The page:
James Webb Space Telescope secondary mirror installed

March 7, 2016 by Laura Betz/rob Gutro
In this photo, engineers are seen installing the secondary mirror onto the telescope. Credit: NASA/Chris Gunn

The sole secondary mirror that will fly aboard NASA's James Webb Space Telescope was installed onto the telescope at NASA's Goddard Space Flight Center in Greenbelt, Maryland, on March 3, 2016.

The Webb telescope uses many mirrors to direct incoming light into the telescope's instruments. The secondary mirror is called the secondary mirror because it is the second surface the light from the cosmos hits on its route into the telescope.

Before its launch, engineers must build and test the telescope rigorously to ensure it survives its launch and its trip one million miles out into space. The James Webb Space Telescope is too large to fit into a rocket in its final shape so engineers have designed it to unfold like origami after its launch.

That unfolding, or deployment, includes the mirrors on the observatory, too.

The secondary mirror is supported by three struts that extend out from the large . The struts are almost 25 feet long, yet are very strong and light-weight. They are hollow composite tubes, and the material is about 40-thousandths of an inch (about 1 millimeter) thick. They are built to withstand the temperature extremes of space.

Unlike the 18 primary segments that make up the biggest mirror on the Webb telescope, the secondary mirror is perfectly rounded. The mirror is also convex, so the reflective surface bulges toward a light source. It looks much like the curved mirrors on the walls near parking garage exits that let motorists see around corners. The quality of the secondary mirror surface is so good that the final surface at cold temperatures does not deviate from the design by more than a few millionths of a millimeter - or about one ten-thousandth the diameter of a human hair.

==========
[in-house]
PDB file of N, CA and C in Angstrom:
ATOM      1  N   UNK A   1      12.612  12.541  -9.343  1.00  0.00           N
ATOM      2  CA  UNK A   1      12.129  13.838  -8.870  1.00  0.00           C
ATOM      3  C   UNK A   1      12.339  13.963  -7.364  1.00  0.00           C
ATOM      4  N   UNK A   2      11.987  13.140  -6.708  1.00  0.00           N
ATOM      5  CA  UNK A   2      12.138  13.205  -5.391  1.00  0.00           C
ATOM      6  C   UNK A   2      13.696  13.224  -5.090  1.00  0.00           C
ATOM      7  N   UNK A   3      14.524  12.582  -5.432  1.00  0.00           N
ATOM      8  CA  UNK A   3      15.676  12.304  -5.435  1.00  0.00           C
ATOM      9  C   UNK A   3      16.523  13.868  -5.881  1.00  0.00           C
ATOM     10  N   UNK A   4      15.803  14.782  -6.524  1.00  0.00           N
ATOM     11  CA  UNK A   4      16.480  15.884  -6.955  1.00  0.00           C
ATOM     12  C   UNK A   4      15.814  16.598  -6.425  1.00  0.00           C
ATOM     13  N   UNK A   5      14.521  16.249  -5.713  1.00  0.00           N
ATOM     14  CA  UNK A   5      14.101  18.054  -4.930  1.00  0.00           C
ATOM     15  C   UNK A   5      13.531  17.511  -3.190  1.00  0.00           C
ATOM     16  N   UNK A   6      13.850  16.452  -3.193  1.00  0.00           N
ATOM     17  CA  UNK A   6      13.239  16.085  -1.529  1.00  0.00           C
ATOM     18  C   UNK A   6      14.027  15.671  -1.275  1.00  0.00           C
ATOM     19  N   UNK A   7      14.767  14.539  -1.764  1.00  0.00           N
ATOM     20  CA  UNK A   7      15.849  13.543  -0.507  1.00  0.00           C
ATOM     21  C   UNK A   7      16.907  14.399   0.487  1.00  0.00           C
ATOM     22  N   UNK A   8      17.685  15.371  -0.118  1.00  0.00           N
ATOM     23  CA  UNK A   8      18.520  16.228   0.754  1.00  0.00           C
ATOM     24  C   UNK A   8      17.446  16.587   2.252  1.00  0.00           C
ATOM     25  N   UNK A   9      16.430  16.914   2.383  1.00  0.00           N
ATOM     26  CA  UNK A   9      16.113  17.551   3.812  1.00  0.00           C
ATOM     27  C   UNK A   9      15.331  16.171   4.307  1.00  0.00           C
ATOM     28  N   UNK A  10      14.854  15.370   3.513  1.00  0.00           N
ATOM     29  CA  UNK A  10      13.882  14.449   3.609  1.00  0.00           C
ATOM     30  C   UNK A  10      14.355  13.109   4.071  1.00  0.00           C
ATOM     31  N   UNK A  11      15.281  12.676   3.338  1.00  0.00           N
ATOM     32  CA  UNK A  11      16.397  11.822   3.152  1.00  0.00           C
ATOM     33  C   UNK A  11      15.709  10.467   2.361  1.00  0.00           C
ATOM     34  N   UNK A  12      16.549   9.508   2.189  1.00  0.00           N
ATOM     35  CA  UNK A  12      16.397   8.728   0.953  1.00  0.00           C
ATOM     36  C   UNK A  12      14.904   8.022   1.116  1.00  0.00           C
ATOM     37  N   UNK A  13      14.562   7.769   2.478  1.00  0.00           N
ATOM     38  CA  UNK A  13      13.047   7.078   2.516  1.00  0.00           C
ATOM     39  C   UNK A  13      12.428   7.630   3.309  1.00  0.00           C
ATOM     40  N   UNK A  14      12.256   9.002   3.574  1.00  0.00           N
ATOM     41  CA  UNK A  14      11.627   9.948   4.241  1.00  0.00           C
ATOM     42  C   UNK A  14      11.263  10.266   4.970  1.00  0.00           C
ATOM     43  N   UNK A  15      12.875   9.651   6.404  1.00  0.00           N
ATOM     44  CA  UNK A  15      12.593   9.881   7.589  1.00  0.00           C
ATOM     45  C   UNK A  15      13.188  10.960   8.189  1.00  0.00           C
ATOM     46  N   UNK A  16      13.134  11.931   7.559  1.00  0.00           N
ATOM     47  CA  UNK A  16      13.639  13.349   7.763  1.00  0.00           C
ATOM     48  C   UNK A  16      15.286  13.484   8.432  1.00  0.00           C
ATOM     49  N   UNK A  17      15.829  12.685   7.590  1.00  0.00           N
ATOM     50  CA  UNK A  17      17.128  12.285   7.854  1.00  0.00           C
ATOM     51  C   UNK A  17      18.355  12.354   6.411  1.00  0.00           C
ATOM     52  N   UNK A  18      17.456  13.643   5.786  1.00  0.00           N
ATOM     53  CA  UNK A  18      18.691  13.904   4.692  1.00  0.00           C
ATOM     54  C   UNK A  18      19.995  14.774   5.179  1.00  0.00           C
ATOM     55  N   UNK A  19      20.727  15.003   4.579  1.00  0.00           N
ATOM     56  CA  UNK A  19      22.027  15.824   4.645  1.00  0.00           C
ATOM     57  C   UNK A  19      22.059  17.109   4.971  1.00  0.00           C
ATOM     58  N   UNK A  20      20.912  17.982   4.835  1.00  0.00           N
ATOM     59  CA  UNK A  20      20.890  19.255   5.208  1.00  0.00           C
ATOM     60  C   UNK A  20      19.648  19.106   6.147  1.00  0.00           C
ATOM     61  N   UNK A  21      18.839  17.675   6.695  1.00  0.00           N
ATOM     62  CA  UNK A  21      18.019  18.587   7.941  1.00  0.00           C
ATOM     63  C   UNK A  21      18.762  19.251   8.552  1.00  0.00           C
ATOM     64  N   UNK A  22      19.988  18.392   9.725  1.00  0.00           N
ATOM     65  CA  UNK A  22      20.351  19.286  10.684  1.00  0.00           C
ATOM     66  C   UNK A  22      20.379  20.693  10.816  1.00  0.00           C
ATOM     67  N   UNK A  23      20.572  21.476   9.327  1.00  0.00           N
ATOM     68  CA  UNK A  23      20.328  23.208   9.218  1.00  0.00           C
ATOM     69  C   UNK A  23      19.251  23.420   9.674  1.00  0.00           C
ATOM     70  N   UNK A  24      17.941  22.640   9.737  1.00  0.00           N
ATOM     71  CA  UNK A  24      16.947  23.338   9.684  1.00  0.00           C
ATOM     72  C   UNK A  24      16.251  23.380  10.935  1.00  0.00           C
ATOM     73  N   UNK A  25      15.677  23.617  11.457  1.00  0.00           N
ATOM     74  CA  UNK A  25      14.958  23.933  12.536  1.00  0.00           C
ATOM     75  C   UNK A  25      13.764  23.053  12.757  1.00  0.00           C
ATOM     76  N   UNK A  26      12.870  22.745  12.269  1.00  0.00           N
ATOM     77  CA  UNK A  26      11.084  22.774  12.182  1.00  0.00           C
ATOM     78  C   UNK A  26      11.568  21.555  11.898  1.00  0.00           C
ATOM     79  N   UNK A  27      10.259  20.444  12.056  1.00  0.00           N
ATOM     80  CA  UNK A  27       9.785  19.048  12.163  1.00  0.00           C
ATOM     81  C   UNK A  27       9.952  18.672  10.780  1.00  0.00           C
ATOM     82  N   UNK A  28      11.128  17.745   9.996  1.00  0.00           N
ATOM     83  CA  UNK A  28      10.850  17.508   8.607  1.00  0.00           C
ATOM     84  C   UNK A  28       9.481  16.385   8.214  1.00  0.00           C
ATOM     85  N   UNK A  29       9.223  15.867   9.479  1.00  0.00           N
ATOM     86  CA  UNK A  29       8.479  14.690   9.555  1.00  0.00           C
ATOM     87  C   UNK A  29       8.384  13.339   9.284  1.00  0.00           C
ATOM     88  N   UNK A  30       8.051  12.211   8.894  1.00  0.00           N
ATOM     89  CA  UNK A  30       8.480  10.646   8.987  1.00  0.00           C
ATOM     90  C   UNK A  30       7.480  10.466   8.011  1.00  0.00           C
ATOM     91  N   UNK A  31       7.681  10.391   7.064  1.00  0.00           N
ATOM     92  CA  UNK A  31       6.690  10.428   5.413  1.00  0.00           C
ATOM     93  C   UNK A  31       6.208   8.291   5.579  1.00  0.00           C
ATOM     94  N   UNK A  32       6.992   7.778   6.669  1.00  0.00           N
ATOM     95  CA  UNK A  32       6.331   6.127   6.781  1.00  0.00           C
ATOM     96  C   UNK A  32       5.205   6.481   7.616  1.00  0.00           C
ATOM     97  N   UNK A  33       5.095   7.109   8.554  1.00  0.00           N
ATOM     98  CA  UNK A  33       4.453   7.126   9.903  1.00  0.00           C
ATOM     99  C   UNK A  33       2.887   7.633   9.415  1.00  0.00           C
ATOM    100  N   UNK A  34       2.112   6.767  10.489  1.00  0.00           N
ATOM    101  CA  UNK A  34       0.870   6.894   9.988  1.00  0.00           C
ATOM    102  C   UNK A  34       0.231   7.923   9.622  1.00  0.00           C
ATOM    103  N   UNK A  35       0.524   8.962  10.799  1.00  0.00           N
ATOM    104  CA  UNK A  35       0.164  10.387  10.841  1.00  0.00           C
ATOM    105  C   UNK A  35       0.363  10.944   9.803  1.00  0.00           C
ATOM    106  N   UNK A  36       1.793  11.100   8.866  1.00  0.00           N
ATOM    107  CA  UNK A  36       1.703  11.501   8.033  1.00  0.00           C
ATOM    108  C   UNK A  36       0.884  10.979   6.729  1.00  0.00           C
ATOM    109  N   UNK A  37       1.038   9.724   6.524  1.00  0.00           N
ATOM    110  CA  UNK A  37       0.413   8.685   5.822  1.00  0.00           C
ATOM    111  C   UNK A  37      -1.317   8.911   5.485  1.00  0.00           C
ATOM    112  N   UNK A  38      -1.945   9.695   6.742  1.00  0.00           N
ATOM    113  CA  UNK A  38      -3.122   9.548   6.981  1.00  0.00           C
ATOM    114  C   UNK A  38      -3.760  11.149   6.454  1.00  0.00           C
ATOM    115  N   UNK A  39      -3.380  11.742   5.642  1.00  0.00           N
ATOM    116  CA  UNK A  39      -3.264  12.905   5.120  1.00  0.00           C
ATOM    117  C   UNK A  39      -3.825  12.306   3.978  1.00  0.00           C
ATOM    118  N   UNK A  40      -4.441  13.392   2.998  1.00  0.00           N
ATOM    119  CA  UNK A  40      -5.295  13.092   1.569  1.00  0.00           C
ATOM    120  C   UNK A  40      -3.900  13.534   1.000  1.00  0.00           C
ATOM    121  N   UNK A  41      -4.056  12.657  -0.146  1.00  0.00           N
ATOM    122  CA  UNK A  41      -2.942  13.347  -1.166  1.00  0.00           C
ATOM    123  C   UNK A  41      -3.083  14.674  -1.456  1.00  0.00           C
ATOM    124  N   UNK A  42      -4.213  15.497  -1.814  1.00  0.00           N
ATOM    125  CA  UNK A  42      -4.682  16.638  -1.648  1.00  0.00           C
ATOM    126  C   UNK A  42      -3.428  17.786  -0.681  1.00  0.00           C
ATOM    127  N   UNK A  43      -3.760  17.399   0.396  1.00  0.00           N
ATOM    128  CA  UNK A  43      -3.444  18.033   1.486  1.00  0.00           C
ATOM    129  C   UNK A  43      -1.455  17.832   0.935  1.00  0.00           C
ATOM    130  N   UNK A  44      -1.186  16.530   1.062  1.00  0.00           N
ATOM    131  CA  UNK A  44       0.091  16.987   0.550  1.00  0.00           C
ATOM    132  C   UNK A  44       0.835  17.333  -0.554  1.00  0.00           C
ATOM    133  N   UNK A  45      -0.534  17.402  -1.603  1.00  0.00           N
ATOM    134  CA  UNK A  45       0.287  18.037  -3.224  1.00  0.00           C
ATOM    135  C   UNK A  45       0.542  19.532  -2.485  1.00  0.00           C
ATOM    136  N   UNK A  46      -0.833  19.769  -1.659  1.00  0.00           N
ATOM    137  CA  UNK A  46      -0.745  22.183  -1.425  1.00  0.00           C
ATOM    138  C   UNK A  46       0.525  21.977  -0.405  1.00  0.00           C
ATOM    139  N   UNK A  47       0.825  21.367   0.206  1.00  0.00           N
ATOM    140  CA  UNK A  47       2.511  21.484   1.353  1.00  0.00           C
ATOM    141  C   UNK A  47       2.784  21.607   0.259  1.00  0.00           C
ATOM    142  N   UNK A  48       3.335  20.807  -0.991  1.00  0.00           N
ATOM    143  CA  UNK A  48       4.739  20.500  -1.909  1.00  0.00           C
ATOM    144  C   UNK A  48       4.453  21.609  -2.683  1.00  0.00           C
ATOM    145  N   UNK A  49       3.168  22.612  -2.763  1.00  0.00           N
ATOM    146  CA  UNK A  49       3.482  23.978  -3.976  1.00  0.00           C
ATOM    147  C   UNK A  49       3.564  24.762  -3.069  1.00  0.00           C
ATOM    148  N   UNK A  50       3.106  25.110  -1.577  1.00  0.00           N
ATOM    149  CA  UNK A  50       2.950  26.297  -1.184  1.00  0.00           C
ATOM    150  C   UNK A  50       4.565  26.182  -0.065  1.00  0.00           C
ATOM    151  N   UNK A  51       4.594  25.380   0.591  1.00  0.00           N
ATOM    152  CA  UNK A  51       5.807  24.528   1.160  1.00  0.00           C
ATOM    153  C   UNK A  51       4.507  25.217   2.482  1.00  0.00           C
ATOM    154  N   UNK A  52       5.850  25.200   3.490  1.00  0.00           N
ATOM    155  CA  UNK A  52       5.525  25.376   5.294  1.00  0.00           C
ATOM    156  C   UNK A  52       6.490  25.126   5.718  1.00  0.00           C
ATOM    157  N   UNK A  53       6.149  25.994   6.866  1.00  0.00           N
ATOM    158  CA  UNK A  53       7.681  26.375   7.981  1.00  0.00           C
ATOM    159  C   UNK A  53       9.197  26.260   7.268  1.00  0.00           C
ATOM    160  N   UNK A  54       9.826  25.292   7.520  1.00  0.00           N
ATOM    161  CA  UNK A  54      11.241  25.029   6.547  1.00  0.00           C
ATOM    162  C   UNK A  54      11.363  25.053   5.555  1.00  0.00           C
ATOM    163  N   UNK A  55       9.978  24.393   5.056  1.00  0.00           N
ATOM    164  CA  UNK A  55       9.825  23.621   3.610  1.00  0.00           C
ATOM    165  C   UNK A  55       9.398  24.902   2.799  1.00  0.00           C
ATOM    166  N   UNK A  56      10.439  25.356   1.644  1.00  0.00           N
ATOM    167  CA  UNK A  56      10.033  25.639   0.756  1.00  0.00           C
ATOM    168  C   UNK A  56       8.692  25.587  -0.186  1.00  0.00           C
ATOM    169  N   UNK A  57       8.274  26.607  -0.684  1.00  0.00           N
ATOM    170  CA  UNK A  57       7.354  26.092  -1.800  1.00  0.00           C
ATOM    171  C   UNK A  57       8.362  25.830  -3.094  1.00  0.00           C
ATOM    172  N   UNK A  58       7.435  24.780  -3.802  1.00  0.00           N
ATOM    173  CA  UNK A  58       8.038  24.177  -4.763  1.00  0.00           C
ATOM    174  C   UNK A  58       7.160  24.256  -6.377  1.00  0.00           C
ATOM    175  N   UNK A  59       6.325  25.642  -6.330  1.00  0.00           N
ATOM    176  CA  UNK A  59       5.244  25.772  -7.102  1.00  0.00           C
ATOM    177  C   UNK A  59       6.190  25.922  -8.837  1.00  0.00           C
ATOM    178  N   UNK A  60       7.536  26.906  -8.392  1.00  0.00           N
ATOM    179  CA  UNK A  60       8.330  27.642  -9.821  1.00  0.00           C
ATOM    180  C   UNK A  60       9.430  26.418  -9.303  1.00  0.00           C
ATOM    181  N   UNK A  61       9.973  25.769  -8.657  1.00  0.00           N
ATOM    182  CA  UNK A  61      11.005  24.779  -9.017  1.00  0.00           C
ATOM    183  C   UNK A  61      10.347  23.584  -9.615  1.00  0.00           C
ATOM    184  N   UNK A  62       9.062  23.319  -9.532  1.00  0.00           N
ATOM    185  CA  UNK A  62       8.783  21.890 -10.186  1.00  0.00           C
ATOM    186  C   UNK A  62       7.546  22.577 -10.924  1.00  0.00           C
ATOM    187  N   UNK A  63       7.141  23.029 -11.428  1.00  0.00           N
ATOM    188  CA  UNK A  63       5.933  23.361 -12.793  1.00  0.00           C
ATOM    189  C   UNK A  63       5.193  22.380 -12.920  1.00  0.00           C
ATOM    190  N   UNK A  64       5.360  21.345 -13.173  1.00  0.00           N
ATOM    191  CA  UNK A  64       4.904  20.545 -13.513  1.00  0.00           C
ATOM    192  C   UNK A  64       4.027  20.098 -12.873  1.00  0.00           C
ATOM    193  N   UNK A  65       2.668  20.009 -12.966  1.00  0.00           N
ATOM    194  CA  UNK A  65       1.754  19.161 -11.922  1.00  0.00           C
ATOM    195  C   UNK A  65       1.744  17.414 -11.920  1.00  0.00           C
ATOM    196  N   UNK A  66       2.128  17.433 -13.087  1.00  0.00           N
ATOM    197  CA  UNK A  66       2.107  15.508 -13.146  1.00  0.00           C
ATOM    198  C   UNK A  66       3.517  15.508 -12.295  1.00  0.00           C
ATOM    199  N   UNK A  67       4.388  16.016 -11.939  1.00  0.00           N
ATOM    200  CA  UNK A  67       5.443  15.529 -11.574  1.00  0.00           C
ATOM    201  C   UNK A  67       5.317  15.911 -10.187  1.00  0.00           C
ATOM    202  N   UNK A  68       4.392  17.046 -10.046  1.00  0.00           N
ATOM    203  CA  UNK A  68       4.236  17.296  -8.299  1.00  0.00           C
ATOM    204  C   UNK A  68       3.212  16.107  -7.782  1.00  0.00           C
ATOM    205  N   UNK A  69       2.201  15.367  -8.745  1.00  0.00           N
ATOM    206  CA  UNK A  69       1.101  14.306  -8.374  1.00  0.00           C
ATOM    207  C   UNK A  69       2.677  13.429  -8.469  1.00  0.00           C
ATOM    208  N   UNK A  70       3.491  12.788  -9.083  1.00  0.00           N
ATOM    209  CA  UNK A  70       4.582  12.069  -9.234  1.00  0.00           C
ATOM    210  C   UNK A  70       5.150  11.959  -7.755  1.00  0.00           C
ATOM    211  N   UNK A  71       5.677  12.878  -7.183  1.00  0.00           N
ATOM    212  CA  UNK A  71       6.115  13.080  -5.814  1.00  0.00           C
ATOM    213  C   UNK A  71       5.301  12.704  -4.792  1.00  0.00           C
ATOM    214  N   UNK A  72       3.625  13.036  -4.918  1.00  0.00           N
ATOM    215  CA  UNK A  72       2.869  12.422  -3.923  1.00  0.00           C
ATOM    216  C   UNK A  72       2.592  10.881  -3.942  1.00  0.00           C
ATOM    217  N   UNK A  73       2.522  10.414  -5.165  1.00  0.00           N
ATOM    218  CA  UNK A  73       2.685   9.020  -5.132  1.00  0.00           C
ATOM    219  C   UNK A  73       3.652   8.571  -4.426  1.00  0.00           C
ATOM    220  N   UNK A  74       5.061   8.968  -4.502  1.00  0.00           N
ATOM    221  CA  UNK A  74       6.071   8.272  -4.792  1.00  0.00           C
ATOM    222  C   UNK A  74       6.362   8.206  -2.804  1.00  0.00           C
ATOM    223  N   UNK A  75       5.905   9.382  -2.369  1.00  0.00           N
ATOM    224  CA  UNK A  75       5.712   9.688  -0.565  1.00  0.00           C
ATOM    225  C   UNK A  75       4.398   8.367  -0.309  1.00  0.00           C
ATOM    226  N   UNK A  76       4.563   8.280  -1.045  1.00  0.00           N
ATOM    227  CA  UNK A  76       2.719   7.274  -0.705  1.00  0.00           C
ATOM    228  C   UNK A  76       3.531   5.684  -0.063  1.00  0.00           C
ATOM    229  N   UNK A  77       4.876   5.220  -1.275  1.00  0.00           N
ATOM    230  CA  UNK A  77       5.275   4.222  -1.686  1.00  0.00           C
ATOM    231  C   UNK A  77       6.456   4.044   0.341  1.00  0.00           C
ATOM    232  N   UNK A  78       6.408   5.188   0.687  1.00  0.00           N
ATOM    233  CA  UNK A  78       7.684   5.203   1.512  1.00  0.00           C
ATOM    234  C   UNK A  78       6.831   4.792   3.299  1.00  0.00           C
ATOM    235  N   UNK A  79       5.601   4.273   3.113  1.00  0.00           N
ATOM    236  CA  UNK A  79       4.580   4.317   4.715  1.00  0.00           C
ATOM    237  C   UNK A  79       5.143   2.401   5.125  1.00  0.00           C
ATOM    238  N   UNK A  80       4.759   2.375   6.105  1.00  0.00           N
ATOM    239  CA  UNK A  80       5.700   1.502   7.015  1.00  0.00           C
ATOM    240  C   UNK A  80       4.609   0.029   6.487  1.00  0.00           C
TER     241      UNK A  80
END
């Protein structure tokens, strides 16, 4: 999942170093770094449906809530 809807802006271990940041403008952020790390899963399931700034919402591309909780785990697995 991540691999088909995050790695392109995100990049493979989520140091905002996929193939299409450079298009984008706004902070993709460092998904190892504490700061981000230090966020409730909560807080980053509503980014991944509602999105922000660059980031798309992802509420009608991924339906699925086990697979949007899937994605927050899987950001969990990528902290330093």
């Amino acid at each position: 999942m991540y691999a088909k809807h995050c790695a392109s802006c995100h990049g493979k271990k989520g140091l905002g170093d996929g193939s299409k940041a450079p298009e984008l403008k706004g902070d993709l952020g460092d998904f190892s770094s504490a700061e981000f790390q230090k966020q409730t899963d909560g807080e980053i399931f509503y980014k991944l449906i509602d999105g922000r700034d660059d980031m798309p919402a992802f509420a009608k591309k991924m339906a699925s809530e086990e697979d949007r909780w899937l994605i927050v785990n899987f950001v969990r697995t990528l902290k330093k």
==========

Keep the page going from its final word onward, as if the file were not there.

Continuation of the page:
James Webb Space Telescope secondary mirror installed
Diagram of the James Webb Space Telescope Credit: NASA

The powerful primary mirror of the Webb telescope is designed to gather the faint light from the first and most distant galaxies. The Webb telescope has 21 mirrors, 18 of which are primary mirror segments working together as one large 21.3-foot (6.5-meter) primary mirror. The primary mirror was completed when the 18th and final segment was installed on Feb. 4, 2016 at NASA Goddard.

The secondary mirror and all of the are made of beryllium, which was selected for its stiffness, light weight and stability at cryogenic temperatures. Bare beryllium is not very reflective of near-infrared light, so each mirror is coated with about 0.12 ounces of gold to enable it to efficiently reflect infrared (which is what the Webb telescope's cameras see).

The mirrors were built by Ball Aerospace & Technologies Corp., in Boulder, Colorado. Ball is the principal subcontractor to Northrop Grumman for the optical technology and optical system design. The installation of the mirrors onto the telescope structure is performed by Harris Corporation, a subcontractor to Northrop Grumman. Harris Corporation leads integration and testing for the telescope.

The most powerful ever built, the Webb will provide images of the first galaxies ever formed and study planets around distant stars. It is a joint project of NASA, the European Space Agency and the Canadian Space Agency.

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5 / 5 (2) Mar 08, 2016
I hope Northrop has enough money set aside in case they end up with another lawsuit with the government. Their last project (with the post office) ended up in court. If you get a damaged magazine or large envelope in your mail, chances are pretty good it was sorted on Northrop's monstrosity.
2.3 / 5 (3) Mar 08, 2016
Sorry to just ask here outright instead of researching it myself, but this is too convenient and I'm multi-tasking at the moment. So, I'm curious what shape the secondary is. Is there a document with the specs to the optical design online? I've read the obvious stuff and it only says "round". Does that mean it's spherical, or that's it's round, literally? If, so, what shape is the secondary? In mirror making terms.
not rated yet Mar 08, 2016
Sorry to just ask here outright instead of researching it myself, but this is too convenient and I'm multi-tasking at the moment
So... you're too darned lazy to do it yourself, aaaand would somebody else do it for you? Uh-huh: good luck with that...
not rated yet Mar 08, 2016
Sorry to just ask here outright instead of researching it myself....

Uh huh. Look up, waaaay up, at the top of this page you'll see a picture and on it there is a shiny goldy thingy.
5 / 5 (1) Mar 10, 2016
If I were working on this, I would find an inconspicuous spot and sign my name. Who am I kidding, let's be real, I would draw a cock and balls. Let the aliens who finds it in a 100 million years try to figure out that symbol.

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